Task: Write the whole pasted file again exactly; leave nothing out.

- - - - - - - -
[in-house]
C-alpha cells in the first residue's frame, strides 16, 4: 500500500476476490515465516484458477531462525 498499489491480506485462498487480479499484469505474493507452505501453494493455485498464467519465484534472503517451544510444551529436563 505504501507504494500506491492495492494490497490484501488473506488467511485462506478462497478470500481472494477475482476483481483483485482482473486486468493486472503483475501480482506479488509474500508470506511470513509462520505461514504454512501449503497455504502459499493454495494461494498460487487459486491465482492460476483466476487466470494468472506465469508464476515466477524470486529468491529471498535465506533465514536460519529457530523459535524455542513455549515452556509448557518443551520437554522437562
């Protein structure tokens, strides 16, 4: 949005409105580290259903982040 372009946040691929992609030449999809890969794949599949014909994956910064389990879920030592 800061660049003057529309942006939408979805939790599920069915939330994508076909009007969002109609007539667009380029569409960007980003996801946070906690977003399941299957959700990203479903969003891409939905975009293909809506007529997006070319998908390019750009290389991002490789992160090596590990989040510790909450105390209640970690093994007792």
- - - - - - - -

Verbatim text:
[in-house]
C-alpha cells in the first residue's frame, strides 16, 4: 500500500476476490515465516484458477531462525 498499489491480506485462498487480479499484469505474493507452505501453494493455485498464467519465484534472503517451544510444551529436563 505504501507504494500506491492495492494490497490484501488473506488467511485462506478462497478470500481472494477475482476483481483483485482482473486486468493486472503483475501480482506479488509474500508470506511470513509462520505461514504454512501449503497455504502459499493454495494461494498460487487459486491465482492460476483466476487466470494468472506465469508464476515466477524470486529468491529471498535465506533465514536460519529457530523459535524455542513455549515452556509448557518443551520437554522437562
């Protein structure tokens, strides 16, 4: 949005409105580290259903982040 372009946040691929992609030449999809890969794949599949014909994956910064389990879920030592 800061660049003057529309942006939408979805939790599920069915939330994508076909009007969002109609007539667009380029569409960007980003996801946070906690977003399941299957959700990203479903969003891409939905975009293909809506007529997006070319998908390019750009290389991002490789992160090596590990989040510790909450105390209640970690093994007792």